We took you through the fascinating history and facts about the colourful flag of Bhutan in our previous edition. As promised last time, this time we are back with another interesting story about the colourful flag of Peru! Read on…
On July 28, 1821, the great South American liberator José de San Martín declared Peru independent from the Spanish colonial rule. During that time, the Republic of Peru was using a flag that was introduced by San Martín in October 1820. The flag was quartered diagonally and formed four triangles, with the upper and lower sections coloured white and the lateral sections coloured red. The flag featured a crest at its center that depicted a sun rising up behind three snow-capped mountains.
According to a Peruvian writer Abraham Valdelomar, San Martín chose the colours red and white after seeing parihuanas – flamingos with red wings and white chests along the southern coast of Peru. A more realistic reasoning behind the colour choice is that it was inspired from the previous flag of the Viceroyalty of Peru (the Spanish Cross of Burgundy) featuring a red saltire or a diagonal cross on a white background.
In 1824, the government of Peru adopted the flag of Peru. It was a vertical triband with red outer bands and a white band in the middle. At present, it is replaced with different emblems and names depending on its usage. Flag day is celebrated in Peru on June 7th, the anniversary of the Battle of Africa.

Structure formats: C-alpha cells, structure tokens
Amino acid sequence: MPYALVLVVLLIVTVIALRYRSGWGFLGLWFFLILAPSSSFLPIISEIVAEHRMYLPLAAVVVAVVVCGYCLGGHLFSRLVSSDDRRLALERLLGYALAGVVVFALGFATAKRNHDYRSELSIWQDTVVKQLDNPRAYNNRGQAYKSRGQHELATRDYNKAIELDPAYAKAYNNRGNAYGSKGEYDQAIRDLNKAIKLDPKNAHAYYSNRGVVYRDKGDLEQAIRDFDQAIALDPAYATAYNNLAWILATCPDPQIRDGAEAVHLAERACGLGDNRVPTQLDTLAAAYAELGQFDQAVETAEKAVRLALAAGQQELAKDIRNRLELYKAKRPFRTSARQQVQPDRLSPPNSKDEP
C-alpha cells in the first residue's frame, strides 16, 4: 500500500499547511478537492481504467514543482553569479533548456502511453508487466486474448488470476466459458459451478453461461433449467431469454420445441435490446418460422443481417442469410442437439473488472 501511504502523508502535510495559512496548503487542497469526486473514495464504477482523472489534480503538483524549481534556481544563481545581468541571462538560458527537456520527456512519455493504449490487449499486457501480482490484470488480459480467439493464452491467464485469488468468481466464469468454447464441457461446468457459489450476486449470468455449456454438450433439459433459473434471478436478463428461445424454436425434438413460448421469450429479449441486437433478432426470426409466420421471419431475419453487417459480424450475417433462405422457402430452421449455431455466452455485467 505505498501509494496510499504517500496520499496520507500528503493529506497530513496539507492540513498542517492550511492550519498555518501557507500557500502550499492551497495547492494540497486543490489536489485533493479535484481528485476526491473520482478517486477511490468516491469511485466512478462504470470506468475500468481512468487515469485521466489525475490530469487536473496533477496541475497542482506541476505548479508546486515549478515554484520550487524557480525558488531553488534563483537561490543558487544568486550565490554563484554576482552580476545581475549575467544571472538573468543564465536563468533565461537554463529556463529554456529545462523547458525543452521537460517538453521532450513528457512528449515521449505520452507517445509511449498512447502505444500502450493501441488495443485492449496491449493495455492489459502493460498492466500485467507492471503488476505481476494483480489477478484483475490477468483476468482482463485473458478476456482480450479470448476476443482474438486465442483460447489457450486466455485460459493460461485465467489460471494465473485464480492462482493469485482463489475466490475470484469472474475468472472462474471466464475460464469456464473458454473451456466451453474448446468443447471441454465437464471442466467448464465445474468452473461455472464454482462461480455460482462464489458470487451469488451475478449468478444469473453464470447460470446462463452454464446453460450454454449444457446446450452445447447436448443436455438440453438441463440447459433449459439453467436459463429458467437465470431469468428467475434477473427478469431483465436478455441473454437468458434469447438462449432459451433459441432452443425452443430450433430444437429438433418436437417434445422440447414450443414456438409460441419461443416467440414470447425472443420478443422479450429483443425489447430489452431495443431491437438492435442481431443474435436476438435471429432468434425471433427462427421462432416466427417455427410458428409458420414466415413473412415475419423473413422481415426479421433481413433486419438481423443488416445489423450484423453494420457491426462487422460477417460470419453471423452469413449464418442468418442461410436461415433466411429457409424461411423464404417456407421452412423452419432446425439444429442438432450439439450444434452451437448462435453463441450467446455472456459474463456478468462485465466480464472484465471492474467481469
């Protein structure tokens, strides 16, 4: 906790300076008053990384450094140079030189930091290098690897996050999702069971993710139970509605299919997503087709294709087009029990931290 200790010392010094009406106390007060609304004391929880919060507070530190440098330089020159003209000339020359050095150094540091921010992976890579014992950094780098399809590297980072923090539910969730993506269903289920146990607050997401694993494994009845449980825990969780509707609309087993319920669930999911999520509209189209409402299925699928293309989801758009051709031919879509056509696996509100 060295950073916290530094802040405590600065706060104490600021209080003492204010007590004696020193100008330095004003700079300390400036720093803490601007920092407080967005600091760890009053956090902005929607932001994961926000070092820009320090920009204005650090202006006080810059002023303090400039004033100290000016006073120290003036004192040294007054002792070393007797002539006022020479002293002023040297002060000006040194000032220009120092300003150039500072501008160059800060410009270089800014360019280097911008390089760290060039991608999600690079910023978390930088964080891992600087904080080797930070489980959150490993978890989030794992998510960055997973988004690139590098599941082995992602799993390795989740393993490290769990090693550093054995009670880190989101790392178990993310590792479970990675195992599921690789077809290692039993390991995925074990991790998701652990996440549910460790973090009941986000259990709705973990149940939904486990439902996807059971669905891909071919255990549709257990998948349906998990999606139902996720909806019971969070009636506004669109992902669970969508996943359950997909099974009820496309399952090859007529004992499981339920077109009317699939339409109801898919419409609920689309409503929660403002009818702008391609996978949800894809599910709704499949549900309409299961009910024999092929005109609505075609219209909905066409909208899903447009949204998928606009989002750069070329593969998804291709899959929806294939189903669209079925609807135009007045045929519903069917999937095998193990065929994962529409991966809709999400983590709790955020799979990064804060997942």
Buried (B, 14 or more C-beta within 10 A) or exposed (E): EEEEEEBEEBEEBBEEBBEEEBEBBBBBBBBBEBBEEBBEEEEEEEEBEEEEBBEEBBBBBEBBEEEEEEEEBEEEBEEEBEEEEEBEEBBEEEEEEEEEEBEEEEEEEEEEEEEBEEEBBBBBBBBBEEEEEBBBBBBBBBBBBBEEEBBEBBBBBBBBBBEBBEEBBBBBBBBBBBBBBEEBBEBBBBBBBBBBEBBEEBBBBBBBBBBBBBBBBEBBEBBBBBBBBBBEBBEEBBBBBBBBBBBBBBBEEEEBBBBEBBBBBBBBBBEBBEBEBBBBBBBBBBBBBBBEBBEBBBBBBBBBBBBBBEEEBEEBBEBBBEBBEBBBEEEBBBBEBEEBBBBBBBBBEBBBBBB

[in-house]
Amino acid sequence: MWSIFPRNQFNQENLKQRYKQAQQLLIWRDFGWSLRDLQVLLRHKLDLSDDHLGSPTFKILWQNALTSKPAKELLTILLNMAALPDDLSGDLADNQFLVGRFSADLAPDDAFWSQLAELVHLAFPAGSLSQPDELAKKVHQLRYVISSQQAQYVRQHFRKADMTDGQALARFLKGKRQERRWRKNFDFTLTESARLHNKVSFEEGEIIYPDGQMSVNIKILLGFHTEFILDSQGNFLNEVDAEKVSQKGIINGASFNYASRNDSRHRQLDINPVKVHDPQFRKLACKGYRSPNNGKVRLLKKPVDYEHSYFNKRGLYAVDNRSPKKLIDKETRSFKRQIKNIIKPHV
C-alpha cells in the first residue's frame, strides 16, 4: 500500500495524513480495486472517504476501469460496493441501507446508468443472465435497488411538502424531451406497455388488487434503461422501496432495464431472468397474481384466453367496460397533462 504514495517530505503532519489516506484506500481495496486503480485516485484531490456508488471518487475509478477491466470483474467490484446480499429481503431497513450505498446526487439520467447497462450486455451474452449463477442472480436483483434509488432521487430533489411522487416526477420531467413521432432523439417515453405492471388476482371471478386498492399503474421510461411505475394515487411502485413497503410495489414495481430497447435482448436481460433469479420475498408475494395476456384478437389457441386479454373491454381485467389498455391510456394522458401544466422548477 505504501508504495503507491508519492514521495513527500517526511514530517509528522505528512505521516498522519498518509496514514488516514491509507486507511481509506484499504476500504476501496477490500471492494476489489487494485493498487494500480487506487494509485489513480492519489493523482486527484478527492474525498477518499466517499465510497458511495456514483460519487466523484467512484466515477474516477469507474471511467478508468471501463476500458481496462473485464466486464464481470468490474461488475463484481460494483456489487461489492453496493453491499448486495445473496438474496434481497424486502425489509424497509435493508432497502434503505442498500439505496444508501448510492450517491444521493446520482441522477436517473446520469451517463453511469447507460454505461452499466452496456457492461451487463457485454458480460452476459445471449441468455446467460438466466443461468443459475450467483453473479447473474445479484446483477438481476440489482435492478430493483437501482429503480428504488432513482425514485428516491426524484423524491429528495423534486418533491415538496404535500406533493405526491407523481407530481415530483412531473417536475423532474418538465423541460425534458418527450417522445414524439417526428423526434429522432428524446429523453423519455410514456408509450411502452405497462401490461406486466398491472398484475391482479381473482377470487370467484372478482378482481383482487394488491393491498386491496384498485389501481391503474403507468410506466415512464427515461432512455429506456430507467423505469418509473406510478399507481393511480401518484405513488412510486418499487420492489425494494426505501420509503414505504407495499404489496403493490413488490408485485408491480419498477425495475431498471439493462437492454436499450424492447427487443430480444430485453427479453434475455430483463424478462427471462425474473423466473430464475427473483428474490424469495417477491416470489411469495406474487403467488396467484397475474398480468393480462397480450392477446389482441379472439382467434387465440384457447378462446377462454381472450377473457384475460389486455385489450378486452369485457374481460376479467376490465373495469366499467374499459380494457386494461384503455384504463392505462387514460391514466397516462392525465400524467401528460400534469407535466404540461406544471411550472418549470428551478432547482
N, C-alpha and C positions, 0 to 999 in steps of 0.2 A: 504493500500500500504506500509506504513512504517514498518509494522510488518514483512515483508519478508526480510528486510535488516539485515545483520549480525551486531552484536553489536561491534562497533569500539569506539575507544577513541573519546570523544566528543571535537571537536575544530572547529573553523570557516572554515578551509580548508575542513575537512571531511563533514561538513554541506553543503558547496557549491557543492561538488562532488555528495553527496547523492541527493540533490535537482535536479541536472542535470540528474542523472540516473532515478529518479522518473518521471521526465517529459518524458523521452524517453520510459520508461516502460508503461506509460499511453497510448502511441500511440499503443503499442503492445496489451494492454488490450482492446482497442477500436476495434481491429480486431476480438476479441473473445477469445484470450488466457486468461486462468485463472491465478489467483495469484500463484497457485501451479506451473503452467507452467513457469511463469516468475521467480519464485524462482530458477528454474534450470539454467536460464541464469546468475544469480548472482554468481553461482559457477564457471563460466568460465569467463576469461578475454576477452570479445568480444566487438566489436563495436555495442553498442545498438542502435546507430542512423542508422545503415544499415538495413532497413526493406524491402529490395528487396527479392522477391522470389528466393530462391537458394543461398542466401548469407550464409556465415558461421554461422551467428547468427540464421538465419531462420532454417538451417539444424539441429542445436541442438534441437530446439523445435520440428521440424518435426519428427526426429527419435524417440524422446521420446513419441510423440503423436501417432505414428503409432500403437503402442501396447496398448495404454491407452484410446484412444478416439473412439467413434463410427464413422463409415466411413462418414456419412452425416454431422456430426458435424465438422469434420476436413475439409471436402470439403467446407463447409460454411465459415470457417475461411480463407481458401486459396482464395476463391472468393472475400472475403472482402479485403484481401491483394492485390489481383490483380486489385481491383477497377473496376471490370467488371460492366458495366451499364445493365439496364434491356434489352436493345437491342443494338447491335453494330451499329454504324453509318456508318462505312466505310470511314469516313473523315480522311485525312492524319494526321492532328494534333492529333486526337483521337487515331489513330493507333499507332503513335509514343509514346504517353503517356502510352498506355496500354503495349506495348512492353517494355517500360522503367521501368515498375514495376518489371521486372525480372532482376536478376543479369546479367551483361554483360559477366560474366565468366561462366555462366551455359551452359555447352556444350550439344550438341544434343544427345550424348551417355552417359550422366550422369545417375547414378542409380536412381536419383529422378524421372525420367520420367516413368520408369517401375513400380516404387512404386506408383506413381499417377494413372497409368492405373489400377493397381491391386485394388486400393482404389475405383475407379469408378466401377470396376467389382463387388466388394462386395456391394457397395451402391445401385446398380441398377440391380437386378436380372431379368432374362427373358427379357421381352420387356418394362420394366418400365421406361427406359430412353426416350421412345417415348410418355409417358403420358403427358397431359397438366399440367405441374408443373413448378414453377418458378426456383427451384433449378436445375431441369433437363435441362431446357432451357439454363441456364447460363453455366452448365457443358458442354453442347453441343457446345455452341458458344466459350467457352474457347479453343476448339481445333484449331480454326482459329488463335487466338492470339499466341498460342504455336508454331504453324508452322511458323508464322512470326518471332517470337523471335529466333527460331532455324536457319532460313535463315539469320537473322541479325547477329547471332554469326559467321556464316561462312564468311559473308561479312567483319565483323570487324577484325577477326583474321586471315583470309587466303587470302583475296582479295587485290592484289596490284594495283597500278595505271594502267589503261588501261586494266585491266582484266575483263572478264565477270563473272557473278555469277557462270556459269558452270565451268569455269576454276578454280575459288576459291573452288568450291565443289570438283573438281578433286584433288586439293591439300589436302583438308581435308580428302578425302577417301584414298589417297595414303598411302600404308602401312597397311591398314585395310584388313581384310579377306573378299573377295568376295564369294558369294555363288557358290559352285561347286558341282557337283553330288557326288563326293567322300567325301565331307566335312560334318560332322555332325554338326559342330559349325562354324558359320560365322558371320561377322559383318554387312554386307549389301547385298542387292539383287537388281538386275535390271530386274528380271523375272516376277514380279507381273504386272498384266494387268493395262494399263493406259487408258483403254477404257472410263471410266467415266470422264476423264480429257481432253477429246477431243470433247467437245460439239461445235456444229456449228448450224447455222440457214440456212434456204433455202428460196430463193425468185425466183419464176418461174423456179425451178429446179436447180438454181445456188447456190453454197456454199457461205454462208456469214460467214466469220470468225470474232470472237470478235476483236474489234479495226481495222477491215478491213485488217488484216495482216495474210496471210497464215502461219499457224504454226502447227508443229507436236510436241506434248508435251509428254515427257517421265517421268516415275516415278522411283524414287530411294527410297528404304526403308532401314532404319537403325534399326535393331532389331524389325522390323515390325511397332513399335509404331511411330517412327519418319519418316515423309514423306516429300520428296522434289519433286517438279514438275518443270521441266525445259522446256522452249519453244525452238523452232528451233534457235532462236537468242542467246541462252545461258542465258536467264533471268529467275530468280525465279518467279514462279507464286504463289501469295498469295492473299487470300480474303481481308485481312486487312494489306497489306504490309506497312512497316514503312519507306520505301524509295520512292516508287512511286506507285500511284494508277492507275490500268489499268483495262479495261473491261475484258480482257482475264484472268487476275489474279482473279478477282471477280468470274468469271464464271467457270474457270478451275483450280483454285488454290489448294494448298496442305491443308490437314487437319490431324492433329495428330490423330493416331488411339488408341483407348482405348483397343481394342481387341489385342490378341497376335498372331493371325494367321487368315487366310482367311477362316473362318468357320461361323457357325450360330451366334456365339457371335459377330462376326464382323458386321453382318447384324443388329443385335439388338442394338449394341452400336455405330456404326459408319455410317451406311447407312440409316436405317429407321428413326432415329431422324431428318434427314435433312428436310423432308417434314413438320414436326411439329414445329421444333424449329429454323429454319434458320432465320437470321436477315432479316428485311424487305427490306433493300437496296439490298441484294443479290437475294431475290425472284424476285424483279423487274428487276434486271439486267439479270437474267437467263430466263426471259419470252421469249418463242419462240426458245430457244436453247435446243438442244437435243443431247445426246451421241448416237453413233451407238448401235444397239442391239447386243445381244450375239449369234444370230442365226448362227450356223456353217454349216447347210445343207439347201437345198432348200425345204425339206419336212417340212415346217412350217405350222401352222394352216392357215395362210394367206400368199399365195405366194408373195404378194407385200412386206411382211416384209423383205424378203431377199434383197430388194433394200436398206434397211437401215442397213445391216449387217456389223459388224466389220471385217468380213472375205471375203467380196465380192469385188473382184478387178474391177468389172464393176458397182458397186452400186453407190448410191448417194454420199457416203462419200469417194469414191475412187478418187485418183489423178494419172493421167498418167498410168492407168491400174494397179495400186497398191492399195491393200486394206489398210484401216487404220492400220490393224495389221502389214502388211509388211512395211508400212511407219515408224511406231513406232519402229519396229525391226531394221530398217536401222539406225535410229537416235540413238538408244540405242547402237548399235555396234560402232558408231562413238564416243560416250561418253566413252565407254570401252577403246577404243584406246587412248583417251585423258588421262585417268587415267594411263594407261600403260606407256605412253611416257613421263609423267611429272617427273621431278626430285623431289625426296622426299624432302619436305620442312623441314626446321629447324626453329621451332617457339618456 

The coat of arms was designed by José Gregorio Paredes and is in the central band; the coat of arms pictures a shield that includes vicuña, which is a relative of the llama and alpaca, the quina or cinchona tree, which is the national tree of Peru and also the source of quinine, an anti-malarial drug, and a cornucopia of gold, and a green laurel wreath and branches with red berries and ribbons. Today’s flag of Peru either includes the coat of arms or not, depending on the usage.
Red in the flag represents the blood that was spilled while fighting for freedom and white represents bravery and peace.
Isn’t the symbolism and story associated with the colourful flag of Peru interesting? We hope you found this blog informative!
We will be back with a colourful flag of another fascinating place next month in our Colour and Culture series! Stay tuned…